DS-1 Distortion
$254.00

Original Characteristics:
The original DS-1 has a simple, yet well designed circuitry. It has the right amount of gain and the symmetrical distortion produced by diodes.

What has been Modified and Improved:
The input impedance has been changed to the tube amp standard of 1MΩ. Improvements have been made in the area of picking nuance, quicker response time, and overall sound definition. The even harmonics, especially the second harmonic, have been emphasized to recreate the sound of a fully-driven tube pre-amp. This resulted in the thin sound becoming eliminated completely and the overall sound becoming much richer. The gain factor has been re-evaluated at various frequencies to achieve great distortion, even with a single coil pick up. With respect to the original design principle, no switches were added and overall modifications were kept simple.

The company makes a couple of its own pedals too, including the FZ-85, a filter modulation pedal designed in collaboration with Frank Zappa in the 80s. The site says:

FZ-85( F.Zappa Filter Modulation)
$675.00

There’s an early ’80, Frank Zappa wanted special his own sound. Frank and we collaborate each other to make special effect for Frank. It control and emphasize the particular frequency. This effects pedal has 3 mode select SW. There are low pass mode, band pass mode, high pass mode.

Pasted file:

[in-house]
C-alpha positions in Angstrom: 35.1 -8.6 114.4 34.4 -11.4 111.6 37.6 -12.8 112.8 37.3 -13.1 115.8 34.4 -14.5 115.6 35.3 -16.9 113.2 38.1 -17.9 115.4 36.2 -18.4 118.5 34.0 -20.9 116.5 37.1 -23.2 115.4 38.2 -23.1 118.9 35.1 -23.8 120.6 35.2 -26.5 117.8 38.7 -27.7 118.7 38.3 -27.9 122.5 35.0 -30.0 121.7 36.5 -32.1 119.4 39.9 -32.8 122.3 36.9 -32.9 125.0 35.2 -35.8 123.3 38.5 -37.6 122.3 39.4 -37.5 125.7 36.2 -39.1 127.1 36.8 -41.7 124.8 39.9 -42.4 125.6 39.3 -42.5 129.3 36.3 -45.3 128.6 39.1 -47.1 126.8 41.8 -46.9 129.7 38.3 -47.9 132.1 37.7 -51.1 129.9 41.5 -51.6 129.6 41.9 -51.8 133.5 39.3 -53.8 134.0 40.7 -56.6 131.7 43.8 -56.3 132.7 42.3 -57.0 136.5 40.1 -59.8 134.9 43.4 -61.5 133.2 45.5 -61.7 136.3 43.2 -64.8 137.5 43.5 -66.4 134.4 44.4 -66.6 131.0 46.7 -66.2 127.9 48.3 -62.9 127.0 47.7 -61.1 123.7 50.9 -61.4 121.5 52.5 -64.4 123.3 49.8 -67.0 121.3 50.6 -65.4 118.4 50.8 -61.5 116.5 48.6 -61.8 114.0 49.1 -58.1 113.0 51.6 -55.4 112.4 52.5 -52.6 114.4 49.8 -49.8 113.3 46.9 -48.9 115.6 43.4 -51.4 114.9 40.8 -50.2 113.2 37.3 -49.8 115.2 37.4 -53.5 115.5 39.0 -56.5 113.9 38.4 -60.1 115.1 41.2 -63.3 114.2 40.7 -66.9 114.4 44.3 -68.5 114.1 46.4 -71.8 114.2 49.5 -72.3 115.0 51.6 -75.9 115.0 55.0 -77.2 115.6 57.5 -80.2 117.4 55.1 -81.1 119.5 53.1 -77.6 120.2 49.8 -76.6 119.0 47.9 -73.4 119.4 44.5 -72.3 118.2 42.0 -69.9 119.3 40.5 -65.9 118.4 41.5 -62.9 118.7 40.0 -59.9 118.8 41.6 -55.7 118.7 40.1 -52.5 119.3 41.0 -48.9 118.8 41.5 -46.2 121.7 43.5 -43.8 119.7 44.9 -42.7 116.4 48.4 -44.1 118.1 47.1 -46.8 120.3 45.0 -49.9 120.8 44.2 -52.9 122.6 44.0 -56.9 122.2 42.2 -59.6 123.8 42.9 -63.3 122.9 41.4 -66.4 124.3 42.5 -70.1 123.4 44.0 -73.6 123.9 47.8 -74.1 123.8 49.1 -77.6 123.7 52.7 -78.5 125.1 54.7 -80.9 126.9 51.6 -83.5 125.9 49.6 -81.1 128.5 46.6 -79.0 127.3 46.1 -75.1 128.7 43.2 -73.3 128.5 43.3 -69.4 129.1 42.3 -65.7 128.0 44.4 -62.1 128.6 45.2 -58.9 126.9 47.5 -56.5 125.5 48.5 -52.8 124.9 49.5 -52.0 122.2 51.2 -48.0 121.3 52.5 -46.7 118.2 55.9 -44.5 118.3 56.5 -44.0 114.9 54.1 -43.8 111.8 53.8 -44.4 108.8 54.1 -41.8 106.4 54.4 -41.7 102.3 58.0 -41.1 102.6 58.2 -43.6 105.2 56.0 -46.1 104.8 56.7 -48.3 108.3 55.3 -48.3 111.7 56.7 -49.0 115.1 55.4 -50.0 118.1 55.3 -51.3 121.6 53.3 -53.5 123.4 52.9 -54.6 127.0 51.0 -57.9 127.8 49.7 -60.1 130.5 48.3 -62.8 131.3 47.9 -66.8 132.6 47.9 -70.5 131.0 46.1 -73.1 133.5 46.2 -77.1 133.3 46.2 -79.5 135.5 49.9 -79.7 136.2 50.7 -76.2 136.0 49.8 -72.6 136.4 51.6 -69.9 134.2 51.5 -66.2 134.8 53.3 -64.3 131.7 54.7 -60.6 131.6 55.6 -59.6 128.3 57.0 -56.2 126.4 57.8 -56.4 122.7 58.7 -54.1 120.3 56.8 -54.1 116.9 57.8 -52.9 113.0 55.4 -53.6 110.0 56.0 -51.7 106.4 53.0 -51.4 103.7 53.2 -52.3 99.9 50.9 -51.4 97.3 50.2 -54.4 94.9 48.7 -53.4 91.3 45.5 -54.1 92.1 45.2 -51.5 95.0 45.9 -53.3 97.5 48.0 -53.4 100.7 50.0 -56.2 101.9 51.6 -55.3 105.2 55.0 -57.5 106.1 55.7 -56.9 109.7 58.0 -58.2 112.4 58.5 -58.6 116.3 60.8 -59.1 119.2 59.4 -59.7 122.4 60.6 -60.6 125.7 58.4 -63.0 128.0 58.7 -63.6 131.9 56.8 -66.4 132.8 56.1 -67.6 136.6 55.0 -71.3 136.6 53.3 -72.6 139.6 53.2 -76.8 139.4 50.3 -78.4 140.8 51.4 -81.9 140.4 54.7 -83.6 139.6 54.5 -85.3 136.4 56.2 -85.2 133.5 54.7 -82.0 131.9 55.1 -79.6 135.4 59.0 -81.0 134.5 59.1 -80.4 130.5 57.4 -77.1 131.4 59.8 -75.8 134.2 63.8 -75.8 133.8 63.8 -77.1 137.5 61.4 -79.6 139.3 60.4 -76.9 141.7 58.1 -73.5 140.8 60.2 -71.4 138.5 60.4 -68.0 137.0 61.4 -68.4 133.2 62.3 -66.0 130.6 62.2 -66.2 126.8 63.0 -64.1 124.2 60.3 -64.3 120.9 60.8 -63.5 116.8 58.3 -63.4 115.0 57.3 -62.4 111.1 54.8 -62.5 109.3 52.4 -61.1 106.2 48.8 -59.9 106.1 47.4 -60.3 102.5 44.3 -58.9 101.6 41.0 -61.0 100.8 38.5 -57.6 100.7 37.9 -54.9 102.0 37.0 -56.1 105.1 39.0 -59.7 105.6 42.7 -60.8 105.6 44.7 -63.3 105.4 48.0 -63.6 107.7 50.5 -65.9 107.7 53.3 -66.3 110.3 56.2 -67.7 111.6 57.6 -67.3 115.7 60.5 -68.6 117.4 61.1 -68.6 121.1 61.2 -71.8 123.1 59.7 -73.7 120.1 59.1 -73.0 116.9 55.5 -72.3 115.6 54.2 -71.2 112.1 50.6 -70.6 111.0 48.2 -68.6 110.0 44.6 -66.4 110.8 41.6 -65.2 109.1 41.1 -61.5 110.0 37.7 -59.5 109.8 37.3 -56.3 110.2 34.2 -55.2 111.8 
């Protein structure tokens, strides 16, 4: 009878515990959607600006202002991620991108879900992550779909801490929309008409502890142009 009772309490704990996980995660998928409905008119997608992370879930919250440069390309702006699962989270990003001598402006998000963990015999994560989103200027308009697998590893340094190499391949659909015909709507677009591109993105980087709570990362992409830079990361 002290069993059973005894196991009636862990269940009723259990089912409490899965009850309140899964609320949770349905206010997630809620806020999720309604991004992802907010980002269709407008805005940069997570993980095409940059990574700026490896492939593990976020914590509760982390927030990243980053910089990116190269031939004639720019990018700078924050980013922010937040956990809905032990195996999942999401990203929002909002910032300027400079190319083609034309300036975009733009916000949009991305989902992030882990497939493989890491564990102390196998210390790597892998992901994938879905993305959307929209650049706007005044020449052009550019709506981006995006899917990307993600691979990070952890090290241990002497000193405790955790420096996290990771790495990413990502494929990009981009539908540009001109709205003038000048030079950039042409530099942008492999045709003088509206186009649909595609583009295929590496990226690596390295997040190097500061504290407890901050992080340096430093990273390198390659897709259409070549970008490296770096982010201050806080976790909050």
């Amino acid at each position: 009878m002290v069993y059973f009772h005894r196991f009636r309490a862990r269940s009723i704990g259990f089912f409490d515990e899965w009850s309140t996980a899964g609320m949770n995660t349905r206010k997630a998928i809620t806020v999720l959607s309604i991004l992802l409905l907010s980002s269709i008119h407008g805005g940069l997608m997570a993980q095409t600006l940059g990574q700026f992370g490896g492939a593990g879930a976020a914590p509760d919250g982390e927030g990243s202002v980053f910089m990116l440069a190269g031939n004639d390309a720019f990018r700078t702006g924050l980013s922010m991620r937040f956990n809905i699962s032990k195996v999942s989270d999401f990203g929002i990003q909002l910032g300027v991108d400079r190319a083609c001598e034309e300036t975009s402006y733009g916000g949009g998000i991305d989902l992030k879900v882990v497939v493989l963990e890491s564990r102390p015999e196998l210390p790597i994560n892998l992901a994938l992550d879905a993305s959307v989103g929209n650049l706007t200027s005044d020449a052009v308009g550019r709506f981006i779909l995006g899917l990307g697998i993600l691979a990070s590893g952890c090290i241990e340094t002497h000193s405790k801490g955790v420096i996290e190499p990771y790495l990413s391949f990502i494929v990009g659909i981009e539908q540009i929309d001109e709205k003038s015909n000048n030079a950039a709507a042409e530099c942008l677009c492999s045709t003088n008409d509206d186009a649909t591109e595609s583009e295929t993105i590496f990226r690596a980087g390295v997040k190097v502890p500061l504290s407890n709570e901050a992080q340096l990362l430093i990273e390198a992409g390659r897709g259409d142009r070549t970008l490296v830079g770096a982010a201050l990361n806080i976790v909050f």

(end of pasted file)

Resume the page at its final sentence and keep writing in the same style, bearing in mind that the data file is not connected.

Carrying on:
*Low pass mode position cut the higher frequency above the frequency you set up.
*Band pass mode position cut the frequency without the frequency you set up.
*High pass mode position cut the lower frequency below the frequency you set up.

And then you can set up the frequency that you want to make it peak point with “F” control knob. And also you can set up the resonant peak with “Q” control knob. For example, you can have the sound like an eccentric “Wah Wah” with moving the “F” control knob. This effects pedal is different from other effects pedals. Because this effects pedal boosts up the inner voltage. That’s why this effects pedal can get wider dynamic range and works more extremely. You can’t find any other effects pedal like this. You can get this sound only from this one. Frank couldn’t make his sound without this effects pedal. Now this effects is used by Dweezil Zappa, Steve-Vai, Warren-Cuccurullo and many more musicians and they Loved it!!

I was also blown away by the Snake Skin guitar (autographed by Warren DeMartini of RATT) which I used when testing out the pedals. It was very responsive to pick attack and despite the hard rock vibe of the snake skin finish I found it great for bluesier, Hendrixy riffing.

Here are my photos from the Performance booth. Check out that Vai-style flame guitar!

LINK: Performanceguitar.com